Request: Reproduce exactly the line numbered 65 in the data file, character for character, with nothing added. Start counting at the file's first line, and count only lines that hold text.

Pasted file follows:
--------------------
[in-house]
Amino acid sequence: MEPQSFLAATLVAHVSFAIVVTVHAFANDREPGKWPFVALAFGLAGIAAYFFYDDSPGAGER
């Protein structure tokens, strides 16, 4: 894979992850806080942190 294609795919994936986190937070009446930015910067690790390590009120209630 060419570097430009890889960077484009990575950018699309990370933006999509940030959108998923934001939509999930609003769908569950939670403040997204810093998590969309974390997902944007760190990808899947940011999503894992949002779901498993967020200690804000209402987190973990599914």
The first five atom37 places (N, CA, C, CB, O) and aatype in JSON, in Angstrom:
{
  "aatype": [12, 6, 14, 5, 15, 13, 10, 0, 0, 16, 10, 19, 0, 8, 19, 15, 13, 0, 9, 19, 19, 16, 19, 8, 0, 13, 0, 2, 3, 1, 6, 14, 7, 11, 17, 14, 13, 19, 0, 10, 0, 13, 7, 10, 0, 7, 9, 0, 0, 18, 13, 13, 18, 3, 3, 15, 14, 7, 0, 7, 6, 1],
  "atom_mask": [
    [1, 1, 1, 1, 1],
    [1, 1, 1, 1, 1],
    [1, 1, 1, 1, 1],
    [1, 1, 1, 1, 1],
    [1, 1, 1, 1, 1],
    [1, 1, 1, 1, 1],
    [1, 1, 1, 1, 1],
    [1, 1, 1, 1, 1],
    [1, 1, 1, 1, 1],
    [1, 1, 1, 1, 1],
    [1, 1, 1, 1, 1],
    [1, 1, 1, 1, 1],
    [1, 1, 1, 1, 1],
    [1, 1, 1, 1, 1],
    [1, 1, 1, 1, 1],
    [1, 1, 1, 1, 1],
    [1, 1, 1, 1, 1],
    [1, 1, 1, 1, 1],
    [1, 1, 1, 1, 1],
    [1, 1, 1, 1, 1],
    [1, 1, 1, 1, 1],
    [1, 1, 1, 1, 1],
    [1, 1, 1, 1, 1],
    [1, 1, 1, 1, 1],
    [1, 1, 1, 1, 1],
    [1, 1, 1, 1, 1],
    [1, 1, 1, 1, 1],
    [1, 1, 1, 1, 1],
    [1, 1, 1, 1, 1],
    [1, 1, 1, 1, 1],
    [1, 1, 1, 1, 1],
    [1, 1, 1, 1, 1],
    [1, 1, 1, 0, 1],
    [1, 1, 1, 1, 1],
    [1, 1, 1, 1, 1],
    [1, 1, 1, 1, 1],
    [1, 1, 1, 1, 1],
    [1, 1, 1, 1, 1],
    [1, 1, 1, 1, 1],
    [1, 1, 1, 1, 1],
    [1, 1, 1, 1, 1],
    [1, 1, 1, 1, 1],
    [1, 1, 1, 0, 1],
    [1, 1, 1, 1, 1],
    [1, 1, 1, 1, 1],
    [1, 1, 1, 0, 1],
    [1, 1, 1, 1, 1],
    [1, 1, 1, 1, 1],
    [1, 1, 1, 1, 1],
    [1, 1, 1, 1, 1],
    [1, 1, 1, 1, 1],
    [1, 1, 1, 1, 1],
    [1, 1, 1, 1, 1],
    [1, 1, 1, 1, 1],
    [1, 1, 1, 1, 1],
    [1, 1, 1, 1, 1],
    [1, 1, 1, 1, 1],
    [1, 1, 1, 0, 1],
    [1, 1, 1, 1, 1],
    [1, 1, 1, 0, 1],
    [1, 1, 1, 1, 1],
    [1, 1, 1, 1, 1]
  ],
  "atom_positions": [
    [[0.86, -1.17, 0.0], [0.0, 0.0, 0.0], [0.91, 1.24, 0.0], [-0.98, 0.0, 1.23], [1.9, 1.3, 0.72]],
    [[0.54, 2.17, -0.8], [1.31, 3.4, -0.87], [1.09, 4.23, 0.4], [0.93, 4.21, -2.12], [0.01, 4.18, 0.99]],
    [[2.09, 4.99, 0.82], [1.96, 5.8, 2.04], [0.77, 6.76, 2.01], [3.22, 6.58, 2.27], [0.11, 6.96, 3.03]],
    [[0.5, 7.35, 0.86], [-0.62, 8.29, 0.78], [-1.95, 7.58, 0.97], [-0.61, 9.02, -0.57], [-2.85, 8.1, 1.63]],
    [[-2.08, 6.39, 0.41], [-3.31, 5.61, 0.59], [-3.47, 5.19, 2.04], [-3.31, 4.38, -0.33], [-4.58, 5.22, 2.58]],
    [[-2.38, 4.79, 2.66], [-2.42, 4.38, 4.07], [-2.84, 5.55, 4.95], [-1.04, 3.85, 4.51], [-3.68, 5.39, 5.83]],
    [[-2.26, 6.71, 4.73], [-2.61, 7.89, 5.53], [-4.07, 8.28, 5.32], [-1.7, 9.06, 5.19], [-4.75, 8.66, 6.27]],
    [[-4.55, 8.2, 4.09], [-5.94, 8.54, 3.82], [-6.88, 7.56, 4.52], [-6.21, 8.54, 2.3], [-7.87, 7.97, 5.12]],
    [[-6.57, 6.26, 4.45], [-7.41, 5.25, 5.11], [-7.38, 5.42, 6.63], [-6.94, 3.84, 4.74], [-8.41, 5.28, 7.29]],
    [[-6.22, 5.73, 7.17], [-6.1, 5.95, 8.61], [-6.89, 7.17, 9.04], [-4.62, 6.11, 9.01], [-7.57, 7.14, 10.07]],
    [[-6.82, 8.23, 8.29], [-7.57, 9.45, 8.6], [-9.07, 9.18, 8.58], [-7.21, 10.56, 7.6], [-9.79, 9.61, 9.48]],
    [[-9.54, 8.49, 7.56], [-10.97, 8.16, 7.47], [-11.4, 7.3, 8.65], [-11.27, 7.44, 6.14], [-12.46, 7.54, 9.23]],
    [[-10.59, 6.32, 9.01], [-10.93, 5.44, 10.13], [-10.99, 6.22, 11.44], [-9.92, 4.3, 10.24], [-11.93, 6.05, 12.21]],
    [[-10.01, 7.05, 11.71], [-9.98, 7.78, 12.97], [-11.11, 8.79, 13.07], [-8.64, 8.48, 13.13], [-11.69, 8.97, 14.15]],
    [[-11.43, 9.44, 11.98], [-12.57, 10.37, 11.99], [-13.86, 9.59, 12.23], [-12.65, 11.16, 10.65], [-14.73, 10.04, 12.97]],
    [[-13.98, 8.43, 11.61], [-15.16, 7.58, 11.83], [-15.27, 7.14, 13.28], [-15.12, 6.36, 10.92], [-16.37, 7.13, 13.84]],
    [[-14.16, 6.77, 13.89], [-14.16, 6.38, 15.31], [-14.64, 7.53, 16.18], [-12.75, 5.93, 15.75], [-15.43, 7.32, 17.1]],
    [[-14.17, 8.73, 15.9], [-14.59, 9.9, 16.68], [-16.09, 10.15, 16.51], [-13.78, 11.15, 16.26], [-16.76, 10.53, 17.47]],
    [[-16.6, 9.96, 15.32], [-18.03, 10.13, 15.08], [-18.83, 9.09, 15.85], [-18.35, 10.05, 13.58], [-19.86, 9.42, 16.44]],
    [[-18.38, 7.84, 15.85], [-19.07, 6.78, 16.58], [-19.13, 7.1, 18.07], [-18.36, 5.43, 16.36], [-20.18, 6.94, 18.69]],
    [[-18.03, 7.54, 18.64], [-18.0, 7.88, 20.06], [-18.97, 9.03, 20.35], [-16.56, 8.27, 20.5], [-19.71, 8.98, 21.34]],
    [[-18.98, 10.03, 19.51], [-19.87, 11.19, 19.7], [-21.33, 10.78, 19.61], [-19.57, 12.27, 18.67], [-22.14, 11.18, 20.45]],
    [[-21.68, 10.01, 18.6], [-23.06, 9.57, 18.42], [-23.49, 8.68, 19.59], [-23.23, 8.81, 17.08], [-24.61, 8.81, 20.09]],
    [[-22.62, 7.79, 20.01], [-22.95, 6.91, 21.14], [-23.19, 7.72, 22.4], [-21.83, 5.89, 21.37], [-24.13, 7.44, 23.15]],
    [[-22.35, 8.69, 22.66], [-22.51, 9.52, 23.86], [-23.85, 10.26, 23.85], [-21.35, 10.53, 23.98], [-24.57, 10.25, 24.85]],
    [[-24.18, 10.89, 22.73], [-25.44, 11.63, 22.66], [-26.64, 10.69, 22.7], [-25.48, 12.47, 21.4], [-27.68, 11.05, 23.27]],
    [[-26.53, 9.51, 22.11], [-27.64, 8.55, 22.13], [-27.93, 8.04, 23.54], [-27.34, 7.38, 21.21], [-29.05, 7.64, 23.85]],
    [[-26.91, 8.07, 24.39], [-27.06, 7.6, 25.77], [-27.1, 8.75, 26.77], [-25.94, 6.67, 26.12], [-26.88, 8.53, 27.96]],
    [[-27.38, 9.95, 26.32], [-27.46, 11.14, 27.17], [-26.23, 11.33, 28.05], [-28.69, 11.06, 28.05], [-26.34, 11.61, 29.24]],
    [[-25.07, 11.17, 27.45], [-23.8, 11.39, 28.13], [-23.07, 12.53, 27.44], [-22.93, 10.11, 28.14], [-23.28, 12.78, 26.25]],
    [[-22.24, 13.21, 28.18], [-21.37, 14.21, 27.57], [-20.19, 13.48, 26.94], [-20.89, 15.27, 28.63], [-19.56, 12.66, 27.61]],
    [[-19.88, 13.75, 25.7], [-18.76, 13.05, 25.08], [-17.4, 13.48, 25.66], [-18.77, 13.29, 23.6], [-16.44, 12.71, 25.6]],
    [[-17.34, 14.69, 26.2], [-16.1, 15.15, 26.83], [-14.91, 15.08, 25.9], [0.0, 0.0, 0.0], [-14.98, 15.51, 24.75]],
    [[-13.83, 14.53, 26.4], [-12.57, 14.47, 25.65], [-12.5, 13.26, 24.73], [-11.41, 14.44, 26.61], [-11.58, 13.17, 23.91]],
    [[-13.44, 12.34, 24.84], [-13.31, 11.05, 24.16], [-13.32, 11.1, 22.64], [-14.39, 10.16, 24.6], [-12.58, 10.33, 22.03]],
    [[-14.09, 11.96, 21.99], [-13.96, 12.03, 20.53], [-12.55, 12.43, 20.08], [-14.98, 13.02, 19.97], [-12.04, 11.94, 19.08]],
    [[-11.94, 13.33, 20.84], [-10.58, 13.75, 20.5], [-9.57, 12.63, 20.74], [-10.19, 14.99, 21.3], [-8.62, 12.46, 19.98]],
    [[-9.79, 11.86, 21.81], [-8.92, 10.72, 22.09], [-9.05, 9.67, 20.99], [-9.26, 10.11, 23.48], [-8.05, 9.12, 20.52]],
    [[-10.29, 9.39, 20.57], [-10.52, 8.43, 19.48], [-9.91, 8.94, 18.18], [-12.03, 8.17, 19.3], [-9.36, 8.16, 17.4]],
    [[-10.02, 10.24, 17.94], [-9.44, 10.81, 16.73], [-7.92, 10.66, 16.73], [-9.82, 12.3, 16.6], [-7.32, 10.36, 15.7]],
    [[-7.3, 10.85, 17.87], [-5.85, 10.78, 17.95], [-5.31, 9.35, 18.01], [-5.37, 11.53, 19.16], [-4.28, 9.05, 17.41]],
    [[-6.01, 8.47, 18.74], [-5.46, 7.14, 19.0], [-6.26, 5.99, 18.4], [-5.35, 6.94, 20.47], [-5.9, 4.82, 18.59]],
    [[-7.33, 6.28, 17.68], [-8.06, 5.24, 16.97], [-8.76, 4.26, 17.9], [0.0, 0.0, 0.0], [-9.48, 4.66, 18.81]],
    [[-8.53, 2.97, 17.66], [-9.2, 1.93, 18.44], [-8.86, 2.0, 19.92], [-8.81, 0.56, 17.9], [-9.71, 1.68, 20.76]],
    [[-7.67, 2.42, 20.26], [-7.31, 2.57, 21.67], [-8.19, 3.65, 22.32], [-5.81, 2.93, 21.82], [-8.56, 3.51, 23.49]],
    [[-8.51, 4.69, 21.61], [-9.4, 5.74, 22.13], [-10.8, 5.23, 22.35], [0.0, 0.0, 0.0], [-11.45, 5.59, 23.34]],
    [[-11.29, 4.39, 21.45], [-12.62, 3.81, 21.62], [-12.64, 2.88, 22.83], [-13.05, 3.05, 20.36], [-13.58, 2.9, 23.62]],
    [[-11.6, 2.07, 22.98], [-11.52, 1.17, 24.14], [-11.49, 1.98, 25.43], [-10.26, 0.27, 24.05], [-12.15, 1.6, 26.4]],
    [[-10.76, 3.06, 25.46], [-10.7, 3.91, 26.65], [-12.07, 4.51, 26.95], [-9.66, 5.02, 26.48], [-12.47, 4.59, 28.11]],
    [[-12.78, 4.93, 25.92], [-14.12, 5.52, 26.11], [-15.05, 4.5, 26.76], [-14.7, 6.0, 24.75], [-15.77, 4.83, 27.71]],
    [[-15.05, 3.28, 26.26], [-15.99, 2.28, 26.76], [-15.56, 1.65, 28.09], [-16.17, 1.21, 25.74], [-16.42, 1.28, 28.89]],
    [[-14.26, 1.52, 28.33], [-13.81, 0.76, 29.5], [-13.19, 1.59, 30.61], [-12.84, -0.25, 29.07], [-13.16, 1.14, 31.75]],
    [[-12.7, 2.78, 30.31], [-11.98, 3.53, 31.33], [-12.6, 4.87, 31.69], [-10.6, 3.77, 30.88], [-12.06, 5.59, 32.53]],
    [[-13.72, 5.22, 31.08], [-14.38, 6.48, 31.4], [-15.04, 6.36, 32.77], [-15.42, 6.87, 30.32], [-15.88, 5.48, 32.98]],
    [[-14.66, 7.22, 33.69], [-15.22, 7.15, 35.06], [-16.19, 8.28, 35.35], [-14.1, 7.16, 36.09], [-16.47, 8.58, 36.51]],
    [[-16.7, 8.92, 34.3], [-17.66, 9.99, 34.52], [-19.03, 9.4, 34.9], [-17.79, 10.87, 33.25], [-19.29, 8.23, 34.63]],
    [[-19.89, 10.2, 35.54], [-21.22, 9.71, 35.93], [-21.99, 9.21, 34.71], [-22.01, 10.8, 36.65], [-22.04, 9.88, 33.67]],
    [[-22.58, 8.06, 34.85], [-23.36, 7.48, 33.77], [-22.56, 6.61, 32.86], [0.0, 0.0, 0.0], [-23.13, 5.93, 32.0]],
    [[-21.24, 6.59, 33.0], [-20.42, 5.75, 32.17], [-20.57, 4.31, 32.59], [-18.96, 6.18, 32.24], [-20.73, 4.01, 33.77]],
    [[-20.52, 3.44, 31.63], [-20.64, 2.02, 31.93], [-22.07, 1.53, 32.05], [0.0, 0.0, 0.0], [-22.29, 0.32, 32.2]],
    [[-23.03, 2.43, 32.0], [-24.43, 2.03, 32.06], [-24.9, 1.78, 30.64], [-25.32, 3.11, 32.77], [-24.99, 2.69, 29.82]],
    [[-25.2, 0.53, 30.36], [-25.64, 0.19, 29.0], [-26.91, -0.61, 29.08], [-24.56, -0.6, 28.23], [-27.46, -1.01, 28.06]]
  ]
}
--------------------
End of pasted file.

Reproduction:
    [1, 1, 1, 0, 1],